Rhode Island Foundation Fellowship
The RISD Alumni Blog featured a brief right up about my RI Foundation Fellowship.
Photo of my classroom at the Banff Leadership School.
An Interview with AS220
My interview with Jayme Allard for AS220 about the Flourish show at the AS220 project space.
JA: What about sculpture has you spellbound as an artist? Is sculpture an art form that speaks to viewers more effectively, providing dimension allowing them to graft concepts more easily?
HS: In many ways it’s curiosity that leads me to create three-dimensional work. I love the reveal and the experience of walking around a sculpture or being immersed in an installation. We have to rely on our imaginations to complete the form that we are looking at because we can never take it all in simultaneously. I try to take advantage of that by creating dynamic forms, which change depending on the direction of approach, and always keep me guessing.
JA: Did your interest in Public Art grow because you feel it’s more accessible to society and reaches a broader audience? Or is it simply a result of your interest in creating a place where art and nature meet?
HS: My interest in public art goes back to my major influences as a young artist. I remember being drawn to graffiti, to building of forts in the woods, to skateboarding at the museum in Syracuse, NY. The art that spoke to me was accessible, and it was also egalitarian. I found the same culture in Providence when I first showed work in the Convergence art festival in 2002. There was a concerted effort as a community to have a conversation about art, and it played out in public spaces.
Since then the interaction between art and environment has become more important to me. Just in the last year I have begun really exploring ways to join the two thematically as well as actually. As a Providence resident/city dweller the natural spaces that I utilize are for the most part public, so that is where I am drawn to create installations. Public spaces are part of my everyday and there are things which I’d like to create, but I also very much appreciate seeing the work of others, it keeps things interesting. To make a nature analogy, a daily commute through the woods is different everyday and year to year. Things grow and move and break and sink and slide. We lose some of that daily revelation in an urban situation, at least in scale. Public art reintroduces those shifts and Ah Hah moments back into our experience.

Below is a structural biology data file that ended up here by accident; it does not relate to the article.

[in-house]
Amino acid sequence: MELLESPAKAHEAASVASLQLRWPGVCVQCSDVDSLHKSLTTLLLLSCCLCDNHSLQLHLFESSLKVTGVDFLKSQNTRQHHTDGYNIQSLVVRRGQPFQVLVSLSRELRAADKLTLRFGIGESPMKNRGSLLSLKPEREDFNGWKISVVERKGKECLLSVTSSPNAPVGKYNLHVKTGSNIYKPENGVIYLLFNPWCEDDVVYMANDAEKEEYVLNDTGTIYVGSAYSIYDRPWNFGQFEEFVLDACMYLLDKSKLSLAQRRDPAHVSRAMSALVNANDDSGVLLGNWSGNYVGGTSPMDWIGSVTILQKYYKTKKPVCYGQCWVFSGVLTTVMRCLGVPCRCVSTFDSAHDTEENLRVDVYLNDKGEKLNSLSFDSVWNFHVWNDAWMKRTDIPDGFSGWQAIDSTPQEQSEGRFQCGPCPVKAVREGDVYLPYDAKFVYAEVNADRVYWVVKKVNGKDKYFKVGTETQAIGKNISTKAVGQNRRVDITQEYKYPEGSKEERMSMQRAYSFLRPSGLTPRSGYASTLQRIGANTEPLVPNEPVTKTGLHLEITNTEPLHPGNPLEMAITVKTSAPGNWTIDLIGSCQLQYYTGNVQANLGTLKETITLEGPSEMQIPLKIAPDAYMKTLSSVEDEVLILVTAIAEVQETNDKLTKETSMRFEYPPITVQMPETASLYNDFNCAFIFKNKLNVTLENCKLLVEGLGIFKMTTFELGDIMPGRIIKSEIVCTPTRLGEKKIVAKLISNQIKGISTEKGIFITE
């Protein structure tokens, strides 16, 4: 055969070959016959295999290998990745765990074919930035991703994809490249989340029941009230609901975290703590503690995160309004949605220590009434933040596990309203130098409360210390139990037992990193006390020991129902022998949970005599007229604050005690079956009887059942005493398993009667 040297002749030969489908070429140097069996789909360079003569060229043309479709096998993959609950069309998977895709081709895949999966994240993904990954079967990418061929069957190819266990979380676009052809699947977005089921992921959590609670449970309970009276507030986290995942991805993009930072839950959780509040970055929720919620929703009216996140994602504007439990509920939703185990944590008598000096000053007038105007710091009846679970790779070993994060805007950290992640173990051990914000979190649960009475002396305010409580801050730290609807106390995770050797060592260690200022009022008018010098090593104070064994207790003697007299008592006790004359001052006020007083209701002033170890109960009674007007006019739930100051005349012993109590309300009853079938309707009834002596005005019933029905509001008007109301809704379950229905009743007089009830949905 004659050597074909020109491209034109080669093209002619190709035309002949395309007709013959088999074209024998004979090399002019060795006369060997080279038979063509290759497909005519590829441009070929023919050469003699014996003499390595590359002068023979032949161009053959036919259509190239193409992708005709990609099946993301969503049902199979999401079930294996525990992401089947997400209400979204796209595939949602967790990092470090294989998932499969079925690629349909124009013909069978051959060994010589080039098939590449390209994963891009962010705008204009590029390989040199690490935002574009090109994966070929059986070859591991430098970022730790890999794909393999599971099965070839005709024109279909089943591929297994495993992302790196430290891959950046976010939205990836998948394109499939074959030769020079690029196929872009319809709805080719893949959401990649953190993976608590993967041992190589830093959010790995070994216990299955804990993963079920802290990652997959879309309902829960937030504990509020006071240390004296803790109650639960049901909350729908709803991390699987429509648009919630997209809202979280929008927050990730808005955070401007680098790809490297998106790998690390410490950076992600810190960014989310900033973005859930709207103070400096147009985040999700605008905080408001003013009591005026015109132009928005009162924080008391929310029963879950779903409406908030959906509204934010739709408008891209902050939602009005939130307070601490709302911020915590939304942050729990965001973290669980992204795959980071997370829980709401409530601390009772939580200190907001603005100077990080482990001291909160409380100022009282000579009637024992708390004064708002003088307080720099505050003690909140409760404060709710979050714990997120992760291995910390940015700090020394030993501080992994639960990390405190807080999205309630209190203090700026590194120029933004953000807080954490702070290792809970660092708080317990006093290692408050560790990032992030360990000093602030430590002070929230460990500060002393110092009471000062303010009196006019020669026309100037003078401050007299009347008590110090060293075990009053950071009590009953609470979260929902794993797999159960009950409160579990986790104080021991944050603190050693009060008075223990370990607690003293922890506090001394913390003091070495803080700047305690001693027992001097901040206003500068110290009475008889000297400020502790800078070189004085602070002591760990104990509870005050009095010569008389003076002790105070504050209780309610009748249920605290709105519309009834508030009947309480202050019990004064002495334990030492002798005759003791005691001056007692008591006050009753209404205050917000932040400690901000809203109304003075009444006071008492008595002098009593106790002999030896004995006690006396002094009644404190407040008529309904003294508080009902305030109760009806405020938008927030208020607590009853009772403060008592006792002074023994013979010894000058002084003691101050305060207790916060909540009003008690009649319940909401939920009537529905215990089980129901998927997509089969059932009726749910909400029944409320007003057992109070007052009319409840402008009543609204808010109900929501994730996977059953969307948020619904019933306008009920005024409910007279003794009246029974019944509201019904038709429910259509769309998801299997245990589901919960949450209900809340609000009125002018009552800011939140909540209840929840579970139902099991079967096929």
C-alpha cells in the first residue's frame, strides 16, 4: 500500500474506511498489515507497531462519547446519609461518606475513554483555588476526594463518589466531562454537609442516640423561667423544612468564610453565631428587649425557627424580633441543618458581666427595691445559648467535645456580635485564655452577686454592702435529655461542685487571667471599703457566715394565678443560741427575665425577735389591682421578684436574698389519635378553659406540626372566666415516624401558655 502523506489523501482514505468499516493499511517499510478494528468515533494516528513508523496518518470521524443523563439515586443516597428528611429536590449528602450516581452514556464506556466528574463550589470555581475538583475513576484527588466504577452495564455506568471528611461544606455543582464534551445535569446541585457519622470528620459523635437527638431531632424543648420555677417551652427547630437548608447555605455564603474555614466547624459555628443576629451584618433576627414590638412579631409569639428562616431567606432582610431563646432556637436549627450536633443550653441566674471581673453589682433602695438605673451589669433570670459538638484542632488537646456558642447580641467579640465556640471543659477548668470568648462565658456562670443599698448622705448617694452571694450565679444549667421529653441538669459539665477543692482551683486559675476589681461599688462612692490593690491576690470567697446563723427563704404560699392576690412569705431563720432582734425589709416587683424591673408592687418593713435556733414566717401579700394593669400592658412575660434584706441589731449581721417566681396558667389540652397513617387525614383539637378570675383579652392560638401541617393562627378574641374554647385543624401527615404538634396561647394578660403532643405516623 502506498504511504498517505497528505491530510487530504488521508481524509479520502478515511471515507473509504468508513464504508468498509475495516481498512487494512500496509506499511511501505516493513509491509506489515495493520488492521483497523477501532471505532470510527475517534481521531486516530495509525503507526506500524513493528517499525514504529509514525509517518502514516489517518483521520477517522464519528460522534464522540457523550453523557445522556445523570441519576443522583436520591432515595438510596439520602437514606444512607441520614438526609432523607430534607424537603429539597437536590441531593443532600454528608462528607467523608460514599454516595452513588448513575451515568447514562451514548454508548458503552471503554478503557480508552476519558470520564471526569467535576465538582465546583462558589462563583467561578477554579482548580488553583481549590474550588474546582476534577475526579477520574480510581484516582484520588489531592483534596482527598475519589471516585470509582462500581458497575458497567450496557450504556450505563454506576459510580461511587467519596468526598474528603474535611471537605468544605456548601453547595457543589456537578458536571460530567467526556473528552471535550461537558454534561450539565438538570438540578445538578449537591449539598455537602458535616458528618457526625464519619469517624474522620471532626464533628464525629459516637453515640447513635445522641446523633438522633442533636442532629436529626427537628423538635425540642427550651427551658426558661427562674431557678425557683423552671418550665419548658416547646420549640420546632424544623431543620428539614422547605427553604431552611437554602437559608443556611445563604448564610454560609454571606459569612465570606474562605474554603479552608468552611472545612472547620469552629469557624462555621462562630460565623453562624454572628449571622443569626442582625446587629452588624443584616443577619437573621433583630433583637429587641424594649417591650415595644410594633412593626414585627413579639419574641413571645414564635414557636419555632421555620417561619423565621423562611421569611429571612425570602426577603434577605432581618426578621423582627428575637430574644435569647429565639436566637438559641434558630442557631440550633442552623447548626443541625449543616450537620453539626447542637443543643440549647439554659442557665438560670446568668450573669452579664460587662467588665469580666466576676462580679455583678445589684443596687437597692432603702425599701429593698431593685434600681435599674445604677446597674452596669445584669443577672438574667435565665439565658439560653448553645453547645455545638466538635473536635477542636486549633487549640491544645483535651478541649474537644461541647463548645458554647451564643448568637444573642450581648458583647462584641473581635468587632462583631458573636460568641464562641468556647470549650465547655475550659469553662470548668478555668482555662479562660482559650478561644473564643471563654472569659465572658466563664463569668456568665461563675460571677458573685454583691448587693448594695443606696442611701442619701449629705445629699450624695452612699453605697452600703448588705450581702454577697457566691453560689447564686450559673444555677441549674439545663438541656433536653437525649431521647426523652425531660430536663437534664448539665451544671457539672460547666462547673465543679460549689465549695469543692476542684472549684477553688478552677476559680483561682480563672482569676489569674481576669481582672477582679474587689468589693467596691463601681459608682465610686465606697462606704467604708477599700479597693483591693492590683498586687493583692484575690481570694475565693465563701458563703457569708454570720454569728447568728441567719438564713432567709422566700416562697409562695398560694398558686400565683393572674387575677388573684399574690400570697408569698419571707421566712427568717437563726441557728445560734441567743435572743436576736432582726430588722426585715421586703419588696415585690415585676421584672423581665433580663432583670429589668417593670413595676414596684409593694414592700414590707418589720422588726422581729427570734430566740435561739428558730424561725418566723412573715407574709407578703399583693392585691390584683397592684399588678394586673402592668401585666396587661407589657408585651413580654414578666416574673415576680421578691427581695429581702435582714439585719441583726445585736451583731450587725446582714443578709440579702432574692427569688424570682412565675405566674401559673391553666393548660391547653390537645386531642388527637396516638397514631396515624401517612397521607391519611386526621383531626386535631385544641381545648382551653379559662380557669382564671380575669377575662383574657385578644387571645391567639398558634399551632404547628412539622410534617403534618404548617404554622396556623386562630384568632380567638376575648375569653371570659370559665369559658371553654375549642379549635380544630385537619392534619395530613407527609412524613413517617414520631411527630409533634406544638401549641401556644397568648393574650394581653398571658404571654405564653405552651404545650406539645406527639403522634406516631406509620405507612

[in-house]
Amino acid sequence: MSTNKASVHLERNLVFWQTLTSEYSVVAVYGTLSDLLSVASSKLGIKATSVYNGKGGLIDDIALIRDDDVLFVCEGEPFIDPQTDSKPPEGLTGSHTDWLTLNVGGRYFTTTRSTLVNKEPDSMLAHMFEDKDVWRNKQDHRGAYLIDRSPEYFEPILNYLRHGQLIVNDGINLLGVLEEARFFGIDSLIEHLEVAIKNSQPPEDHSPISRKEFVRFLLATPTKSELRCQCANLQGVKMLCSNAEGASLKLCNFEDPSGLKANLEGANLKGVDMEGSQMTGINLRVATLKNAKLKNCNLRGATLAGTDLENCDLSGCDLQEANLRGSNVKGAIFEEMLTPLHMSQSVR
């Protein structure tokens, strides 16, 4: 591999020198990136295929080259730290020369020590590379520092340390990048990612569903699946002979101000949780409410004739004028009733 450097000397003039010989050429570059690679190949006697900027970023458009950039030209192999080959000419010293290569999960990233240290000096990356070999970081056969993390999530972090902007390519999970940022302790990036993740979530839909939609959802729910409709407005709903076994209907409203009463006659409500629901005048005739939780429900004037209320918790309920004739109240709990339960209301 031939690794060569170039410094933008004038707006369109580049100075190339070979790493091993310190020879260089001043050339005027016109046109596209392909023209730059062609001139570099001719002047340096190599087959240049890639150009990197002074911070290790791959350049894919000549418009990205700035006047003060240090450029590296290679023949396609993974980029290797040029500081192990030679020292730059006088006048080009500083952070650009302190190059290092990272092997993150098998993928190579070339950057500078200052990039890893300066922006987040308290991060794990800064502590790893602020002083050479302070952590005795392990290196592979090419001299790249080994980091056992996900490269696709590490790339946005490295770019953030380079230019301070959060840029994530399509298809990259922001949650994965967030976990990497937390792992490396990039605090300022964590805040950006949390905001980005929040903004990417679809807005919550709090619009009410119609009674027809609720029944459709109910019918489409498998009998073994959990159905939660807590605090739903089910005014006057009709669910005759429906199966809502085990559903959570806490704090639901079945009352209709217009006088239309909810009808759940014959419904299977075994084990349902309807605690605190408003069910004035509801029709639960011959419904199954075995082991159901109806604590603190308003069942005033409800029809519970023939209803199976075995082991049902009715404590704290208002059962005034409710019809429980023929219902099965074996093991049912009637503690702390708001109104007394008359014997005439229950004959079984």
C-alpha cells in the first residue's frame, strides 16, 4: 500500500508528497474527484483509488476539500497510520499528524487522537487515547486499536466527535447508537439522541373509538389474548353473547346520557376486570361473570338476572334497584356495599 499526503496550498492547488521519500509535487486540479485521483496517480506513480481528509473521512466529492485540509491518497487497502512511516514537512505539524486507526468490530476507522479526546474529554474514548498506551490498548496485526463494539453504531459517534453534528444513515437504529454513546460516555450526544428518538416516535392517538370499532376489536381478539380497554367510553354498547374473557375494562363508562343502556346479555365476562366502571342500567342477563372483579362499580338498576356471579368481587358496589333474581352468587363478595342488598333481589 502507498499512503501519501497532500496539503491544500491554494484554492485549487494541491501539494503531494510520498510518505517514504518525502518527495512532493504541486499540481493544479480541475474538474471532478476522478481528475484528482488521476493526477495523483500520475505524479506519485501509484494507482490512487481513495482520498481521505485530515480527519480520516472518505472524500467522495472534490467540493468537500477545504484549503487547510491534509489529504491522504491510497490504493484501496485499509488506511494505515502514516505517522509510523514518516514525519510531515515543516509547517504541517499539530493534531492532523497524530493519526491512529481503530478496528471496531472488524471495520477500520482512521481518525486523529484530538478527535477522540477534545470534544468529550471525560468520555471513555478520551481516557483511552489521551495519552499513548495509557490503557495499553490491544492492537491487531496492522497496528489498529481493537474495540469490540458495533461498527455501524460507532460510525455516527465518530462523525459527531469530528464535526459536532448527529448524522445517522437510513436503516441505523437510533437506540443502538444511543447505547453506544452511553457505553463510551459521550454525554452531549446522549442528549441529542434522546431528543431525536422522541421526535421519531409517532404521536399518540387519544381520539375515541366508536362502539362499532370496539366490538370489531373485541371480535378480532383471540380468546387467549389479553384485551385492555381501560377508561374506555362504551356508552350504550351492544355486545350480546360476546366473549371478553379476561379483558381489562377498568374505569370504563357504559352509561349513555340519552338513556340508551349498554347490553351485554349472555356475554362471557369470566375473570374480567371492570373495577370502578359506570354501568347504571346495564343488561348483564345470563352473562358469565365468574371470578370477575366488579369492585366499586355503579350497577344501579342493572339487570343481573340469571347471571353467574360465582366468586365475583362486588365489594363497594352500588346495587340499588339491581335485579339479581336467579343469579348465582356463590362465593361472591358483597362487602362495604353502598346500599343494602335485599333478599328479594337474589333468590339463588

JA: Could you expound on the importance of nature and art to you?
HS: Art is made of materials. All materials come from somewhere. I am always thinking about my impact as a person in the world. It doesn’t rule every decision for me, but I try to be conscious of it. I think artists and builders/creators are acutely aware of the value of our natural resources. We are big consumers. I express myself through the arrangement of materials, materials that speak for me when I am not around. It has actually taken me years to come to terms with this. I believe that the value of artwork and the impact it can have justifies the use of raw materials, but i am always looking for a chance to re-purpose. I think about it because I want to protect and pay homage to the natural world, which we all come from, and which has given us so much. Now I find that I am beginning to make artwork about this relationship…